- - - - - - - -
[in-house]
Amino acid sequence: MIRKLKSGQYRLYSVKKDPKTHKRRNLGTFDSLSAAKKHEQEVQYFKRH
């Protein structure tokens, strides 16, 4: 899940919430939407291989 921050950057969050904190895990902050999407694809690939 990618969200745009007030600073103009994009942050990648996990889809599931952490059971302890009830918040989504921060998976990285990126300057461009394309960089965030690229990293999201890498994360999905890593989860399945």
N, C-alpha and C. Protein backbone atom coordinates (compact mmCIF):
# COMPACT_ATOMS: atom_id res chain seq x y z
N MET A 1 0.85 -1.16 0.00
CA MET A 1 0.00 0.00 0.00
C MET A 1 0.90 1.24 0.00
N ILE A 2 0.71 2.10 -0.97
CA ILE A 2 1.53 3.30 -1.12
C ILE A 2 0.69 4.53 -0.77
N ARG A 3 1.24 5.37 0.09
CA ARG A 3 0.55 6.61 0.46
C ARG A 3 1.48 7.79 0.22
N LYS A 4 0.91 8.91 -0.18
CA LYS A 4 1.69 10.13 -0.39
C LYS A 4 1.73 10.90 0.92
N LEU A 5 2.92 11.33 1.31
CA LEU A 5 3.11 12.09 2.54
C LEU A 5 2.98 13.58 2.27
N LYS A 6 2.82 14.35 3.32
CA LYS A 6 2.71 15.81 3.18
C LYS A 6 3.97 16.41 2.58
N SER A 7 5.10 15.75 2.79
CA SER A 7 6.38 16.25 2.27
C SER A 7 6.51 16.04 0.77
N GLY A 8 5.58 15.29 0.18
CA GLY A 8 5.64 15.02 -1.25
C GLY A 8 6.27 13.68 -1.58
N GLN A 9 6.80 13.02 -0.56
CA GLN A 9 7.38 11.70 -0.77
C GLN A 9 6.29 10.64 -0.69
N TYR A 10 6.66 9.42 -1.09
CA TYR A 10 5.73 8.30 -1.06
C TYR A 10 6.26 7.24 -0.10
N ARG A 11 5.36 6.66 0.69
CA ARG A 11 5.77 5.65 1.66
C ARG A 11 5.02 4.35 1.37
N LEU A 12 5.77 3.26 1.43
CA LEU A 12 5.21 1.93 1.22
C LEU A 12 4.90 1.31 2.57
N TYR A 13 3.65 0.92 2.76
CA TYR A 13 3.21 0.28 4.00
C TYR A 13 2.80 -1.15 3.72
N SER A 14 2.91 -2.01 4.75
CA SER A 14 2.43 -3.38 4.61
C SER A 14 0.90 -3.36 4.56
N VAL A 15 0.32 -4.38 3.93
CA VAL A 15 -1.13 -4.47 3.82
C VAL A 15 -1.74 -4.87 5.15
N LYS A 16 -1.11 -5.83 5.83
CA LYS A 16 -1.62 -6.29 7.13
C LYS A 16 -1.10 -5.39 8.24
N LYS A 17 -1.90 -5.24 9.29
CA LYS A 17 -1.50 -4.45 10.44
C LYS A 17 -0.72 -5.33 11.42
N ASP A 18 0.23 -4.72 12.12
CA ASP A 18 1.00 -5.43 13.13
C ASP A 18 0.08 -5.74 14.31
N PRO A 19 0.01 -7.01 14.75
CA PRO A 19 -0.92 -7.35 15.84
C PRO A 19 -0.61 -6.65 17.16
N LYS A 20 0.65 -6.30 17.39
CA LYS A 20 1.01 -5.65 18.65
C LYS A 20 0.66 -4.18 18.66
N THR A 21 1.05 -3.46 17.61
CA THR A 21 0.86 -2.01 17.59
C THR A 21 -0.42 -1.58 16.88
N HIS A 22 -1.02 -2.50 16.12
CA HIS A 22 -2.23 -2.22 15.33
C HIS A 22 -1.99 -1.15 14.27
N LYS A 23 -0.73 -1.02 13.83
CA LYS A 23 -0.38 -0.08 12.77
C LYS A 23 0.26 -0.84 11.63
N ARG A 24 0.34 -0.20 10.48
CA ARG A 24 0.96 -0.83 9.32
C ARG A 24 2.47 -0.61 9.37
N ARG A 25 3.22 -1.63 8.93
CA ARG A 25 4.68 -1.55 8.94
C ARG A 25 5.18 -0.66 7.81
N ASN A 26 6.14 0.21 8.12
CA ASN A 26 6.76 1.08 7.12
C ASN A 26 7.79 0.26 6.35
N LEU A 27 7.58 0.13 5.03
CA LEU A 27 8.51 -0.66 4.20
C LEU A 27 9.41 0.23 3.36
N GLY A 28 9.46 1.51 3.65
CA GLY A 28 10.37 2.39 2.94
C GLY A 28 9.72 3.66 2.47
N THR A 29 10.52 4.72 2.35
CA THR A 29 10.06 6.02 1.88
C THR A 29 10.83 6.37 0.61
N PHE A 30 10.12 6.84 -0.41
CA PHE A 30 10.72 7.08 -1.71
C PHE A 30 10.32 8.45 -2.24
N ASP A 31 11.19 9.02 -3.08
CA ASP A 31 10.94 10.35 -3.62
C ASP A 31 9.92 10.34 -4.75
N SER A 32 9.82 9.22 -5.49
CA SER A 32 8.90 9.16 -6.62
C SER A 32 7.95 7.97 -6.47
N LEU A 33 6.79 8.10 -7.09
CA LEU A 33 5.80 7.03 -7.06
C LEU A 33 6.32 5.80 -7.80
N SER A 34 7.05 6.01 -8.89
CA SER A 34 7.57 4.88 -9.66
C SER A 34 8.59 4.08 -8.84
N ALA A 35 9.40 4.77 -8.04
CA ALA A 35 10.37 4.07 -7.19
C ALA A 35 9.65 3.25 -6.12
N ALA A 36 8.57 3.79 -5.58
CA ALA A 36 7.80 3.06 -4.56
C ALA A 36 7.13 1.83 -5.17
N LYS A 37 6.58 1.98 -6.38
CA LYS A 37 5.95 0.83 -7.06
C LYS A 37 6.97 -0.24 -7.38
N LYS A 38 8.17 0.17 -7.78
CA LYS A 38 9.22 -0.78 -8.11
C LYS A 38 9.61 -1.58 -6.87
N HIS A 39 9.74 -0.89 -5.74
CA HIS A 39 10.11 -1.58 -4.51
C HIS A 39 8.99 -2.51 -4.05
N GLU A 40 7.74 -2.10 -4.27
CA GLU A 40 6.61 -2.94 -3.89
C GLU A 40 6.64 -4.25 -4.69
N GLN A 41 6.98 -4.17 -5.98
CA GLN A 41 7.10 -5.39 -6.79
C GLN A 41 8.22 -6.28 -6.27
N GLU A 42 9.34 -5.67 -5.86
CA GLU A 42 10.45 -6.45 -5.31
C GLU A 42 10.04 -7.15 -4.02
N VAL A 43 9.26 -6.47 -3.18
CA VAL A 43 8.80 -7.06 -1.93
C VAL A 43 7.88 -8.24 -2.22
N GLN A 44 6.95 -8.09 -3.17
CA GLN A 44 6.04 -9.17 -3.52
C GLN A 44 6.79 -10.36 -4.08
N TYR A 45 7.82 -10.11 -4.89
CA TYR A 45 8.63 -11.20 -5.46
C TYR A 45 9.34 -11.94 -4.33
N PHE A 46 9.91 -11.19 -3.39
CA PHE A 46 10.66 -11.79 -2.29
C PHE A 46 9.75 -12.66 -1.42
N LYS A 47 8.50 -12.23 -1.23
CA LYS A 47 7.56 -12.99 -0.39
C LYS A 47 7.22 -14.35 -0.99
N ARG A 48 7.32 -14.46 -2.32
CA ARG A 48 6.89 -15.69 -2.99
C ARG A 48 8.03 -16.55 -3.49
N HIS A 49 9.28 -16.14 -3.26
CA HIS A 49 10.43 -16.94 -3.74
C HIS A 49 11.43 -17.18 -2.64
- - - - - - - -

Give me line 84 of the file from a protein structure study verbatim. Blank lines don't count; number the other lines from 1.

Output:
N LEU A 27 7.58 0.13 5.03